Innovations In Solar Technology

By: Anuj Kapoor

When people think of solar power, most of the time they think of the traditional, common solar panel technologies. These include the solar panels fixed into a rooftop, or the large arrays of solar panels in large open spaces. However, there are many newer solar technologies that will revolutionize the way we think about not just solar, but energy production in general. Solar panel technology no longer needs to take up so much space, and can even be personally designed to look the way you want!

In this article, I will introduce different technologies, some are already available for commercial purchase, while others are still in early research and development stages. Once these technologies are broadly available for use, the world will be generating energy like never before. Over the past couple of years, the cost of solar technology has decreased dramatically. The future of solar is amazingly ‘bright’ since these new technologies promise to deliver greater efficiencies at a dramatically lower cost. 

Fixed tilt solar panels: These are traditional panels that are most common for residential use. As you might guess from their name, fixed panels stay stationary at all times. That makes finding their optimal tilt angle absolutely vital to their overall productivity. Fixed-tilt PV systems use two separate angles that determine their orientation relative to the sun: the azimuth and the tilt. The azimuth specifies the compass direction that a tilted panel is facing. Most panels in the Northern Hemisphere are south-facing. The tilt is the angle from the horizontal ground. Most utility-scale fixed-tilt solar photovoltaic systems are tilted 20 degrees-30 degrees. Because they have no moving parts, fixed-tilt solar systems require little care other than an occasional inspection.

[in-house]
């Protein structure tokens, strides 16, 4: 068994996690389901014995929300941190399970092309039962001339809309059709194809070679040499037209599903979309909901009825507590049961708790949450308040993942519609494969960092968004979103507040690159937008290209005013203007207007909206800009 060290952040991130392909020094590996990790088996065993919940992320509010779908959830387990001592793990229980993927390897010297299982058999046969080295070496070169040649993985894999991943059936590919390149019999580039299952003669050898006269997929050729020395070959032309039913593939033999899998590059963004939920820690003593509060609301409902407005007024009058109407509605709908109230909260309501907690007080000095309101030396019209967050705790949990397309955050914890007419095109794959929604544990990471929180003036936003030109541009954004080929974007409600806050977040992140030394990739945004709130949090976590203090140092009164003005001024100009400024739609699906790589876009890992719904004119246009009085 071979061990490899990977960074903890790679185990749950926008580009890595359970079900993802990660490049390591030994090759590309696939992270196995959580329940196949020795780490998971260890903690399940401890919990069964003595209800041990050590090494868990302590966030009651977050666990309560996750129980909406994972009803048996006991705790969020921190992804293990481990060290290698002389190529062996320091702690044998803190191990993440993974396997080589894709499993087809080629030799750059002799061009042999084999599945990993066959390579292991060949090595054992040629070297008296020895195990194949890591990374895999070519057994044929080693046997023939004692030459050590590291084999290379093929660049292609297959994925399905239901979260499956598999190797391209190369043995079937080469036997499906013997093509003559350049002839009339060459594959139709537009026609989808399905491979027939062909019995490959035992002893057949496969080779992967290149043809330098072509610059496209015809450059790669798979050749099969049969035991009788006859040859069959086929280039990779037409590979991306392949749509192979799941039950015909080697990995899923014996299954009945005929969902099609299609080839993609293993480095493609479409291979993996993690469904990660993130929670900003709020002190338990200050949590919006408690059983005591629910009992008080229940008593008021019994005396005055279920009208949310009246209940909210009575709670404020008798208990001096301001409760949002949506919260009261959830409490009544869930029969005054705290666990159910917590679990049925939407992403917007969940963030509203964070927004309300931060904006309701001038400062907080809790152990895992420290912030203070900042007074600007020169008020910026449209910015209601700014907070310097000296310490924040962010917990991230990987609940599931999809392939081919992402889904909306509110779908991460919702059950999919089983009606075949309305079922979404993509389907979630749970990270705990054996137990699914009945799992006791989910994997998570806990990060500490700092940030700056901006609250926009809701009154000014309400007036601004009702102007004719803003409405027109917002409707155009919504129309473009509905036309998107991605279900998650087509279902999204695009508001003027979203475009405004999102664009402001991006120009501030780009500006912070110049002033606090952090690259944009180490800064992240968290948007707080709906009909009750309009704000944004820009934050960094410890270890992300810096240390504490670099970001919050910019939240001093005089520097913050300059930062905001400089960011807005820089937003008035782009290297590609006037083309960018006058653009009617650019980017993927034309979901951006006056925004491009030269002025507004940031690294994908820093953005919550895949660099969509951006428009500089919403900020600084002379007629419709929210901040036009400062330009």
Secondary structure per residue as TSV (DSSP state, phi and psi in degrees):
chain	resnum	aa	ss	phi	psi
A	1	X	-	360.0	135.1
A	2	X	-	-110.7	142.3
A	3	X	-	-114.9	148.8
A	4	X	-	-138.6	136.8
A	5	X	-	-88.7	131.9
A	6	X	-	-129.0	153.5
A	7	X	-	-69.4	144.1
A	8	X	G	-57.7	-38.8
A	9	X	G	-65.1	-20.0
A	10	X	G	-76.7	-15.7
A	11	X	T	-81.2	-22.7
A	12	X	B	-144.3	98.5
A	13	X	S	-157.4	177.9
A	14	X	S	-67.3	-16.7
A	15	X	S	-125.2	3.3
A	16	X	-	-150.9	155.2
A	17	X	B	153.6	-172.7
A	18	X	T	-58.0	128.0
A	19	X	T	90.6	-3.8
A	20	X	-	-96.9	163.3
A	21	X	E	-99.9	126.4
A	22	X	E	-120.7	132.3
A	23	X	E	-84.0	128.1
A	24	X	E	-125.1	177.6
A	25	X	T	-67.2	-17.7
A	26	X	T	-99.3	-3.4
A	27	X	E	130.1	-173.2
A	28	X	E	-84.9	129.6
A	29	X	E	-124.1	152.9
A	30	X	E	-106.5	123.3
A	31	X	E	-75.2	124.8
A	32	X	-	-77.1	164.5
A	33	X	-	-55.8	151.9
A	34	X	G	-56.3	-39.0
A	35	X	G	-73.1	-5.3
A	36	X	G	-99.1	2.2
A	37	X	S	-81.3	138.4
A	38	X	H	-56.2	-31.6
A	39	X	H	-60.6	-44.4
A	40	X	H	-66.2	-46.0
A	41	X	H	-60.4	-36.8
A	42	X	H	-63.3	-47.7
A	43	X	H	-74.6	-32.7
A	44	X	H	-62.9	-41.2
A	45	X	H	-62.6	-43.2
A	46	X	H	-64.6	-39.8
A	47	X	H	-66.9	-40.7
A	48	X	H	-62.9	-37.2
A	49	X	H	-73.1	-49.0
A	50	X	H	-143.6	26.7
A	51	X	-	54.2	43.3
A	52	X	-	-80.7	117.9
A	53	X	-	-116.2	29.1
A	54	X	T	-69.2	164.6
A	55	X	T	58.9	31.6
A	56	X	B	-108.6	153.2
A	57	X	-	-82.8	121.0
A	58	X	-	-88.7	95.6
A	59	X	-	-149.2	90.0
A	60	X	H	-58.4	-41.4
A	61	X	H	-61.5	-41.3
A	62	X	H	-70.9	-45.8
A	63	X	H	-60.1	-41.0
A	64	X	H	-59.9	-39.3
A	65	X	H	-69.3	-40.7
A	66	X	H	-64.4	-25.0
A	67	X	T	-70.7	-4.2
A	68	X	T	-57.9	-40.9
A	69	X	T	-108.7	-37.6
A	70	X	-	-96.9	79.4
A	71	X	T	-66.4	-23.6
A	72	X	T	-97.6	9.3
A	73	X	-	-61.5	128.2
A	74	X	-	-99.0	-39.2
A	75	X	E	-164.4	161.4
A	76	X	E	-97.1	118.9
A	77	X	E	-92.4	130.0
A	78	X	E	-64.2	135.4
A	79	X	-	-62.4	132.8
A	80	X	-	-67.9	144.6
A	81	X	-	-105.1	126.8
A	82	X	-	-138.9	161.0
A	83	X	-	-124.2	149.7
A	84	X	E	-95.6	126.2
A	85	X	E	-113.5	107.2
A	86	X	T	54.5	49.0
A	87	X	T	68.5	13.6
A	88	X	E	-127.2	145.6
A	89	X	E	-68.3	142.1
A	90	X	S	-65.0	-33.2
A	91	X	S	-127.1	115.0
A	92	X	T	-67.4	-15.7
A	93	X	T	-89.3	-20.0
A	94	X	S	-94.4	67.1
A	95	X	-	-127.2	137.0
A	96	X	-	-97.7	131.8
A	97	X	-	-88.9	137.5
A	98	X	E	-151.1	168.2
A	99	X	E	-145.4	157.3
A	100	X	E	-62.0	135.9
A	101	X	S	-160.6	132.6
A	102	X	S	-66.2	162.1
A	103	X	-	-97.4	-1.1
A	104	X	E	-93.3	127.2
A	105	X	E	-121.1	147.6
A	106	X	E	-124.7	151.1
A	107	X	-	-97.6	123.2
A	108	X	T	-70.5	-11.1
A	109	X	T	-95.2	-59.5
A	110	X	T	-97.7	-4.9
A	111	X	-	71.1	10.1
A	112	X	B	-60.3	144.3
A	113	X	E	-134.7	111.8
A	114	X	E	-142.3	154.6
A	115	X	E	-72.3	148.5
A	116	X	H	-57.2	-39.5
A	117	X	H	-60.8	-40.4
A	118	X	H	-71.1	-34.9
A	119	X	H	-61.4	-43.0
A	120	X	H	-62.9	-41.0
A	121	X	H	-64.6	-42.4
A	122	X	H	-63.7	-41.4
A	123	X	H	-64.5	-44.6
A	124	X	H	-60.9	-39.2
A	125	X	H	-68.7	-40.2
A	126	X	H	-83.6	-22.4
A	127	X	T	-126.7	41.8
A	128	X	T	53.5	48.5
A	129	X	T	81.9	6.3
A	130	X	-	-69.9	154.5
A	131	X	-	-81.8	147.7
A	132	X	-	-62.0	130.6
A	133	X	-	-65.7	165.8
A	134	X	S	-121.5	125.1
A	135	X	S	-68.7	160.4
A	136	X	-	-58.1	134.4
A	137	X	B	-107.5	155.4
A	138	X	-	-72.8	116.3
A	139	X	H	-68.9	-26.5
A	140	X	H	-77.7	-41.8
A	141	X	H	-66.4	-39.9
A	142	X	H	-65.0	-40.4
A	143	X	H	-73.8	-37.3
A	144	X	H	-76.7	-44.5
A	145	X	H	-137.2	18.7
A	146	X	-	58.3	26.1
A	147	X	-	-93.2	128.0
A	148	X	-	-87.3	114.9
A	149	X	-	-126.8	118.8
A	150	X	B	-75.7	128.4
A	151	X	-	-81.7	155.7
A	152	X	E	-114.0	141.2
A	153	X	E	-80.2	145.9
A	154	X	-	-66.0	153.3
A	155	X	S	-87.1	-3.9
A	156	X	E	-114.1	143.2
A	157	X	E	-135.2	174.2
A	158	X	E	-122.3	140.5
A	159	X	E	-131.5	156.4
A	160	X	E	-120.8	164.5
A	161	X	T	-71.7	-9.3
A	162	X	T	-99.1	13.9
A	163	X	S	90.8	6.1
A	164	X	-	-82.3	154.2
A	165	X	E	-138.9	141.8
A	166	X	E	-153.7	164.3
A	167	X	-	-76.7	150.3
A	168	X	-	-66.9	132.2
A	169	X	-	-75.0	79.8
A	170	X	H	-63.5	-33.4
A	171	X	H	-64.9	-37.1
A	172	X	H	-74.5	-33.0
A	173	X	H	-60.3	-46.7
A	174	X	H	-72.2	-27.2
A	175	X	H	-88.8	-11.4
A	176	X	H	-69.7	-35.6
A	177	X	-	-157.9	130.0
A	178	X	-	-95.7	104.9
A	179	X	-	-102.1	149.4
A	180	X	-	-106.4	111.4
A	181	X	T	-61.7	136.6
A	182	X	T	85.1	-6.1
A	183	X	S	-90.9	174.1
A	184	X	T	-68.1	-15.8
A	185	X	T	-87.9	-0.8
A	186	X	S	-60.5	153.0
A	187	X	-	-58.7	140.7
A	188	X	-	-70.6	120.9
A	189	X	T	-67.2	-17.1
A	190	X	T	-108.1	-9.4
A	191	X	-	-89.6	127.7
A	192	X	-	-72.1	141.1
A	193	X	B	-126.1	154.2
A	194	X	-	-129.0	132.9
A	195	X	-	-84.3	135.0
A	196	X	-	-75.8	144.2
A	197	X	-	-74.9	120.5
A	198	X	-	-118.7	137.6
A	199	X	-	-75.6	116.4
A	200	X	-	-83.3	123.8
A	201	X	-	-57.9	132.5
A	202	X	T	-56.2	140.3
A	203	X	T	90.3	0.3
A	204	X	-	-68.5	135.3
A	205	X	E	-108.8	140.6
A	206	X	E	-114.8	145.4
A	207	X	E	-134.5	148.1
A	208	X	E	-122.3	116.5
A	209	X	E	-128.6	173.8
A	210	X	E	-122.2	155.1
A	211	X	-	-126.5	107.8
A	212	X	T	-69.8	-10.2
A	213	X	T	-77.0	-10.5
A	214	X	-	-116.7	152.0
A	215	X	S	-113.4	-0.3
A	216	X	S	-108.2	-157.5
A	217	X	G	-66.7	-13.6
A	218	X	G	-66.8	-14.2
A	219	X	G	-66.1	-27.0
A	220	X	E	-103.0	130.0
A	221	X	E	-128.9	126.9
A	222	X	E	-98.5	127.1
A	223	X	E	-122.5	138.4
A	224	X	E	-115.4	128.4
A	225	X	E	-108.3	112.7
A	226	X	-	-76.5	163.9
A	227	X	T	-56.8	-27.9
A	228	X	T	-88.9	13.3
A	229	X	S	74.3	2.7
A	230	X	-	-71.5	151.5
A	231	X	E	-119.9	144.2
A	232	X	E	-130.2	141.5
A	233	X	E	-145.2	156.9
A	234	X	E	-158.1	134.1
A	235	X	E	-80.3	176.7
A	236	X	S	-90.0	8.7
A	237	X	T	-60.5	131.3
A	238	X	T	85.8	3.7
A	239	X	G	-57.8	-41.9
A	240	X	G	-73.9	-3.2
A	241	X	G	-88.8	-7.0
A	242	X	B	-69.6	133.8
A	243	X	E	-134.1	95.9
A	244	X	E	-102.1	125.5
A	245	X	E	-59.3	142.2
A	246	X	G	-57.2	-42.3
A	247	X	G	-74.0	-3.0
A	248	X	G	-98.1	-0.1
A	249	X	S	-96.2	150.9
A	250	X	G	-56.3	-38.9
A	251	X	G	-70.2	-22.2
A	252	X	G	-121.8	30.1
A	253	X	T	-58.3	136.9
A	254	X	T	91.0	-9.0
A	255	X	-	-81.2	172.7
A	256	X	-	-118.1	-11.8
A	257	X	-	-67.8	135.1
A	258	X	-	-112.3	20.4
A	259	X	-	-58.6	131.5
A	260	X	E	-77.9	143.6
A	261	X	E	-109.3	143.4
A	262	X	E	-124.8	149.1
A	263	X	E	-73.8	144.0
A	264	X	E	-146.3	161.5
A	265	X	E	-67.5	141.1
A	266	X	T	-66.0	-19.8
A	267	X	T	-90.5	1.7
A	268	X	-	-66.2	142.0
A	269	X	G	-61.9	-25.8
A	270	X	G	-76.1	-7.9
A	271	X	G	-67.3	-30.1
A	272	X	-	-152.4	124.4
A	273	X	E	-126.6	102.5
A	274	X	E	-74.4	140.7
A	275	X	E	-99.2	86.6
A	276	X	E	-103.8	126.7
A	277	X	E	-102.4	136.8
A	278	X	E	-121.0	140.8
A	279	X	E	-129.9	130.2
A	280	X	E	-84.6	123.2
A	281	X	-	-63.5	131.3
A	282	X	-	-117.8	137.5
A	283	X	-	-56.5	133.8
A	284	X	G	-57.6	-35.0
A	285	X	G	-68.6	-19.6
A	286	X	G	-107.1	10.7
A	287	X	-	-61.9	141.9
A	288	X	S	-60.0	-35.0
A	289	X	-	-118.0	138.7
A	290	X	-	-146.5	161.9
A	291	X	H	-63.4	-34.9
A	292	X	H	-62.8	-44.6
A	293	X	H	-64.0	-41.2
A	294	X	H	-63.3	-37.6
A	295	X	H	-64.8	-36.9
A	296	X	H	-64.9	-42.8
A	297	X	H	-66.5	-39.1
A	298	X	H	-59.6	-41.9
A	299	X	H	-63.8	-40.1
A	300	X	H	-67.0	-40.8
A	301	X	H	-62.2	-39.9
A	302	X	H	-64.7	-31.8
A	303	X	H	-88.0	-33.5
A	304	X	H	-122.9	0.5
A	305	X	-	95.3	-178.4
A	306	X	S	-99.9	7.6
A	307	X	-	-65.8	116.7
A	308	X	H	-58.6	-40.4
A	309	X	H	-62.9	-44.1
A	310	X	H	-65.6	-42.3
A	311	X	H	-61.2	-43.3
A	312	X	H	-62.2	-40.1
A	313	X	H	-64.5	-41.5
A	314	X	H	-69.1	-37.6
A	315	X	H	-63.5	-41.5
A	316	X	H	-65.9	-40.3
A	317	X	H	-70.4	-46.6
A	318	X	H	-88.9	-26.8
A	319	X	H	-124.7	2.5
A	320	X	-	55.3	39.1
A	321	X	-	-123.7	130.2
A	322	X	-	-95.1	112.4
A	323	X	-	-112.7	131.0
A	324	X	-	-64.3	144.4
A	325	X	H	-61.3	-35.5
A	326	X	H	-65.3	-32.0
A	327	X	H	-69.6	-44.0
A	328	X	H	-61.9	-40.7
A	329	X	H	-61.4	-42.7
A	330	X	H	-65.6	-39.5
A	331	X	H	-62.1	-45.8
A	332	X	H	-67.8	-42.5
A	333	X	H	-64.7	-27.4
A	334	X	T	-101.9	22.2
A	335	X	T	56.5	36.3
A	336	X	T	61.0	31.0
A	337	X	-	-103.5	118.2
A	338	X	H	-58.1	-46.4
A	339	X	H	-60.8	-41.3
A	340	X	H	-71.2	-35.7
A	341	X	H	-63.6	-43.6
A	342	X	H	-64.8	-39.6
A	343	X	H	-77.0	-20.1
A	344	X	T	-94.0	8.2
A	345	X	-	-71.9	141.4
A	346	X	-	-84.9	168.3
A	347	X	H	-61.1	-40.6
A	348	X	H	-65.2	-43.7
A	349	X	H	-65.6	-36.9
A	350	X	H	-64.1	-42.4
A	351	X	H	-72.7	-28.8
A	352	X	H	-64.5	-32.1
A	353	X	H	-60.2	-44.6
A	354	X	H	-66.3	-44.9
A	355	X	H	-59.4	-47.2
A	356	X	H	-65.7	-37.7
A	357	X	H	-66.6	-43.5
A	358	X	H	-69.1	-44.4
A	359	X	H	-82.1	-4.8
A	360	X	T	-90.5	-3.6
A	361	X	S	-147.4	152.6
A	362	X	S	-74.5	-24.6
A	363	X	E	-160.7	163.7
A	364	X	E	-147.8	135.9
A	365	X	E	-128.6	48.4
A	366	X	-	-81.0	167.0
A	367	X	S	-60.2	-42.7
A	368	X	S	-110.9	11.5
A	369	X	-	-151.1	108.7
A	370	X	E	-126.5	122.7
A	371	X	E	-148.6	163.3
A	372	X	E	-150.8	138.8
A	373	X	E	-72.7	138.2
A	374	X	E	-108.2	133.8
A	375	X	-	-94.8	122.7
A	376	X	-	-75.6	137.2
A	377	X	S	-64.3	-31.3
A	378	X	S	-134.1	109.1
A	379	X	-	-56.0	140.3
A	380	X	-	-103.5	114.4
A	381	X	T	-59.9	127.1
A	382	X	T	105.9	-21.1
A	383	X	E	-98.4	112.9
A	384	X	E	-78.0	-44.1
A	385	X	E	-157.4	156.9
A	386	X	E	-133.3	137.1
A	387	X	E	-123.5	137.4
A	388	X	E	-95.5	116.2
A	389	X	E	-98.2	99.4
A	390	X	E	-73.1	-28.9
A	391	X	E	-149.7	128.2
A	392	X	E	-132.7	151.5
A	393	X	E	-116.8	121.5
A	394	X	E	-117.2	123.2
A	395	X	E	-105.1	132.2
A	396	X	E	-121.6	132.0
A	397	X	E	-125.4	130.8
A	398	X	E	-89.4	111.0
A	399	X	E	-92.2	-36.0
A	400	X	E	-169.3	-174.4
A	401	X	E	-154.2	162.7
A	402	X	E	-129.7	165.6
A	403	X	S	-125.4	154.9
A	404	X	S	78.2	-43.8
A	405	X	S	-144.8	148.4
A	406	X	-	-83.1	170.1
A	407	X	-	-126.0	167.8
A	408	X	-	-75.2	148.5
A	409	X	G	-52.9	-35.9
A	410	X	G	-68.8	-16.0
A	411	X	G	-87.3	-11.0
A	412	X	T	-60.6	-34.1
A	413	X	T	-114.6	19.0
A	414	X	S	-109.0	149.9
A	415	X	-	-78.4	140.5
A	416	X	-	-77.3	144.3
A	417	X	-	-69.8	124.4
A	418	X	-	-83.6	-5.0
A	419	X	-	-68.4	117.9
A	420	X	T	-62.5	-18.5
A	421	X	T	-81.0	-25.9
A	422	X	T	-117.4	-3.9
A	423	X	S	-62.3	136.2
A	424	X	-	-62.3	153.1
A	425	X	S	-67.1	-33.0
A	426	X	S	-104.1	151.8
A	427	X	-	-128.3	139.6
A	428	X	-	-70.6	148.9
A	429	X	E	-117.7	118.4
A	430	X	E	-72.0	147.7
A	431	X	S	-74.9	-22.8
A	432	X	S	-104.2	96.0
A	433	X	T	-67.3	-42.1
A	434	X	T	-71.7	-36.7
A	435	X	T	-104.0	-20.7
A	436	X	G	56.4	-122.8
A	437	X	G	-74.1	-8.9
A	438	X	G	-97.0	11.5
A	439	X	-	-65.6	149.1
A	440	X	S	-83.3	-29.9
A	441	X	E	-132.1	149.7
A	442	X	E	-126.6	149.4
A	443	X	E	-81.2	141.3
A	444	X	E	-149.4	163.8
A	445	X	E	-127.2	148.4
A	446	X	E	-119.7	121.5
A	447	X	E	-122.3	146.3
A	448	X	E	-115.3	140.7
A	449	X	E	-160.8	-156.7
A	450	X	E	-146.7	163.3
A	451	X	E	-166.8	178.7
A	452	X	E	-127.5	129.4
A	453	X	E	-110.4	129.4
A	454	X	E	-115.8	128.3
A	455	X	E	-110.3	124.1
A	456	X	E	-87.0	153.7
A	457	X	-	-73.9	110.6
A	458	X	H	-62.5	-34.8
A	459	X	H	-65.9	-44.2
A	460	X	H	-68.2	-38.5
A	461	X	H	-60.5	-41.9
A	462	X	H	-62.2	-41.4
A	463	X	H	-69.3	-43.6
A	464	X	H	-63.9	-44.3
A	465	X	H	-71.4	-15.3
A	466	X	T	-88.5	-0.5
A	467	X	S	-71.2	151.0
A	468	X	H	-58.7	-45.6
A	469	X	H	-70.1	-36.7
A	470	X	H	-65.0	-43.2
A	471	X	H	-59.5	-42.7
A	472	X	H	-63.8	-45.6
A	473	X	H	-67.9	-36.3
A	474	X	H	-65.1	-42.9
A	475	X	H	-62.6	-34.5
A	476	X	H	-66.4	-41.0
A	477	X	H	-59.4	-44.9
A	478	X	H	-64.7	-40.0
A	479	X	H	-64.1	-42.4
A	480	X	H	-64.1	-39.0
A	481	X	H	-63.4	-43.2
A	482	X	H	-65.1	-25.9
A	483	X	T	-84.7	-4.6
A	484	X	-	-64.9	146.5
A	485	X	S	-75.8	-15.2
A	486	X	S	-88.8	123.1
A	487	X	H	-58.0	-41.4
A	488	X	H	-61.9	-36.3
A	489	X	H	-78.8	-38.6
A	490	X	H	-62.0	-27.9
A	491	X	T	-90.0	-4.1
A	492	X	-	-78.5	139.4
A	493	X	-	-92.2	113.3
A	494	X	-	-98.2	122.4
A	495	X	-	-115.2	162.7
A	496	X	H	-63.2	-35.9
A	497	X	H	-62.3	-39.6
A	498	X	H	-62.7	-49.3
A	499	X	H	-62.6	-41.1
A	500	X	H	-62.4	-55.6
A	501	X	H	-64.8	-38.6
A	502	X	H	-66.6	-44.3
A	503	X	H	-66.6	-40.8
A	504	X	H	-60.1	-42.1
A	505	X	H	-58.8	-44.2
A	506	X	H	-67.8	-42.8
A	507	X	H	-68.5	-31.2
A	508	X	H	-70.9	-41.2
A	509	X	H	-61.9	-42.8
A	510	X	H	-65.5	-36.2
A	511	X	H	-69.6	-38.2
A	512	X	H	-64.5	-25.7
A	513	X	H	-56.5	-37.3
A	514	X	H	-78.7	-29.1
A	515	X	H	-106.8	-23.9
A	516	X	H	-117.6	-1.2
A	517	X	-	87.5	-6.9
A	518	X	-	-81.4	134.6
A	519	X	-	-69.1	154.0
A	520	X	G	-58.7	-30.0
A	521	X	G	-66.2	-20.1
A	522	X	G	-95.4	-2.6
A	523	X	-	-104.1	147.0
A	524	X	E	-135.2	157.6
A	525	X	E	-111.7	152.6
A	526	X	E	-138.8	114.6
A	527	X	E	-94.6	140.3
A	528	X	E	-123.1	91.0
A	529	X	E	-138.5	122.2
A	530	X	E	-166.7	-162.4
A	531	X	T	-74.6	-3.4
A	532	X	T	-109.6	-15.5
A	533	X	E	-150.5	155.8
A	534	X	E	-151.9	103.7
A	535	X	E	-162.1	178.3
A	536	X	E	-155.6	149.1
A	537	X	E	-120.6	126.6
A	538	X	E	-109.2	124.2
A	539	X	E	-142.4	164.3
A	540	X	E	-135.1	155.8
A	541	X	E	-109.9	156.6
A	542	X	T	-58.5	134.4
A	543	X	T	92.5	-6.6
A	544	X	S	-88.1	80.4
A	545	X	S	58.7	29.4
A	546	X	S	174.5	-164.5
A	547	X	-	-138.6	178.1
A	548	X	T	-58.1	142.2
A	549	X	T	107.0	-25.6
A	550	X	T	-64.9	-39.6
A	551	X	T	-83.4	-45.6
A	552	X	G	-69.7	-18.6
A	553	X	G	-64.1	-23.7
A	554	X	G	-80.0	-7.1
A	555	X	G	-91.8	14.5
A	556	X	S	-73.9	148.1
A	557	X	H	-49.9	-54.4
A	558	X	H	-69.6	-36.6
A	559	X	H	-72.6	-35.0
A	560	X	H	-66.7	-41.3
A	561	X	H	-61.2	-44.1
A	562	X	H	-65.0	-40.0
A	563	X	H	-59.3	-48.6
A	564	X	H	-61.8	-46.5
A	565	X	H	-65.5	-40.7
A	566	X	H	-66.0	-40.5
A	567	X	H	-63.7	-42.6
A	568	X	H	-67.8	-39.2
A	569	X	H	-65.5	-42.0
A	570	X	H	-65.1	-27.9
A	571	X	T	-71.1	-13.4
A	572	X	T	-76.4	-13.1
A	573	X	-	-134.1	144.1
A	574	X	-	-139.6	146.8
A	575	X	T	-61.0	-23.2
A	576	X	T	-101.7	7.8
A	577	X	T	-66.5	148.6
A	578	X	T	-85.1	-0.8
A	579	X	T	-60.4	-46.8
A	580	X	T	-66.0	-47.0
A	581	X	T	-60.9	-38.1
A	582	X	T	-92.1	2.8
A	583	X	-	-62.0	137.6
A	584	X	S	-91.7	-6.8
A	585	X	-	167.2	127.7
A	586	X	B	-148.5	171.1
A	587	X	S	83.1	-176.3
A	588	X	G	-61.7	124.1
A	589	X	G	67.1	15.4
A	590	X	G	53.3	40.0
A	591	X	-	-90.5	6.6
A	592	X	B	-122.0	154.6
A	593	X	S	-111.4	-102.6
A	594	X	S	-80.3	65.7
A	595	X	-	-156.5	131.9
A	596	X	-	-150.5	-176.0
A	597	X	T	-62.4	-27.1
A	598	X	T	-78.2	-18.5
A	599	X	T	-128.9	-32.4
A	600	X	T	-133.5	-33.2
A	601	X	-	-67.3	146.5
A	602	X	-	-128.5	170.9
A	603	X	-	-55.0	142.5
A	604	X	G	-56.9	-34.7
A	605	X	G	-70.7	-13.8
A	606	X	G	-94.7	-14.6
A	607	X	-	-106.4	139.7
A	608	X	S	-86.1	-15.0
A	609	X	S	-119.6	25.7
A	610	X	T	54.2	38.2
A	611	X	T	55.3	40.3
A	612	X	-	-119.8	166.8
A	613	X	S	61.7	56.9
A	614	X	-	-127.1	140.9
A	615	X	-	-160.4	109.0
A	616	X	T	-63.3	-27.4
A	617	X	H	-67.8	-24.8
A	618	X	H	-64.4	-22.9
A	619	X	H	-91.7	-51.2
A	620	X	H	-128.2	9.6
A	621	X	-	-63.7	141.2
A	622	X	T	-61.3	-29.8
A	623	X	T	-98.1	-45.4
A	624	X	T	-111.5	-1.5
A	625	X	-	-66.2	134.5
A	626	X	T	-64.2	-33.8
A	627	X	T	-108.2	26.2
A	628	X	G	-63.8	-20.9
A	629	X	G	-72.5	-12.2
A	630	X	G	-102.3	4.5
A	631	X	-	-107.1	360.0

Adjustable tilt solar panels: If you want to maximize your solar production, an adjustable mounting system may be a better choice for your home. These mounts allow you to shift the angle of the panel as often as you want, although most homeowners choose to do it seasonally, typically two to four times a year. When this adjustment is made correctly, adjustable panels can capture over 75 percent of the available solar radiation, assuming tree shading and other obstructions are not an issue.